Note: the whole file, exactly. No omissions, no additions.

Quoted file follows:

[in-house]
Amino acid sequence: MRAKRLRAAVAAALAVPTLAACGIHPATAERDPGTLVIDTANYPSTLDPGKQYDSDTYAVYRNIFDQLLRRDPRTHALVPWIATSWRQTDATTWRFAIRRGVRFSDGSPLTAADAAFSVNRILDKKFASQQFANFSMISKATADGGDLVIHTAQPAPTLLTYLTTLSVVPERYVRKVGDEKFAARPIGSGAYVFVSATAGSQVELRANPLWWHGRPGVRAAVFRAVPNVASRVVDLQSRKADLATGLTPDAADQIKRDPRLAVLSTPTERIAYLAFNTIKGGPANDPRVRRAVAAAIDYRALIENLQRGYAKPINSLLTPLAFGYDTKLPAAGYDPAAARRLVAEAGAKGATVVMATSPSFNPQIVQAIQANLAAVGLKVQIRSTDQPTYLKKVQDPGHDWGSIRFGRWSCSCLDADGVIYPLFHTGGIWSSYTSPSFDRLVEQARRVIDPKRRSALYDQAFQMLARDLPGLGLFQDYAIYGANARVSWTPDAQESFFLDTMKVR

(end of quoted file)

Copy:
[in-house]
Amino acid sequence: MRAKRLRAAVAAALAVPTLAACGIHPATAERDPGTLVIDTANYPSTLDPGKQYDSDTYAVYRNIFDQLLRRDPRTHALVPWIATSWRQTDATTWRFAIRRGVRFSDGSPLTAADAAFSVNRILDKKFASQQFANFSMISKATADGGDLVIHTAQPAPTLLTYLTTLSVVPERYVRKVGDEKFAARPIGSGAYVFVSATAGSQVELRANPLWWHGRPGVRAAVFRAVPNVASRVVDLQSRKADLATGLTPDAADQIKRDPRLAVLSTPTERIAYLAFNTIKGGPANDPRVRRAVAAAIDYRALIENLQRGYAKPINSLLTPLAFGYDTKLPAAGYDPAAARRLVAEAGAKGATVVMATSPSFNPQIVQAIQANLAAVGLKVQIRSTDQPTYLKKVQDPGHDWGSIRFGRWSCSCLDADGVIYPLFHTGGIWSSYTSPSFDRLVEQARRVIDPKRRSALYDQAFQMLARDLPGLGLFQDYAIYGANARVSWTPDAQESFFLDTMKVR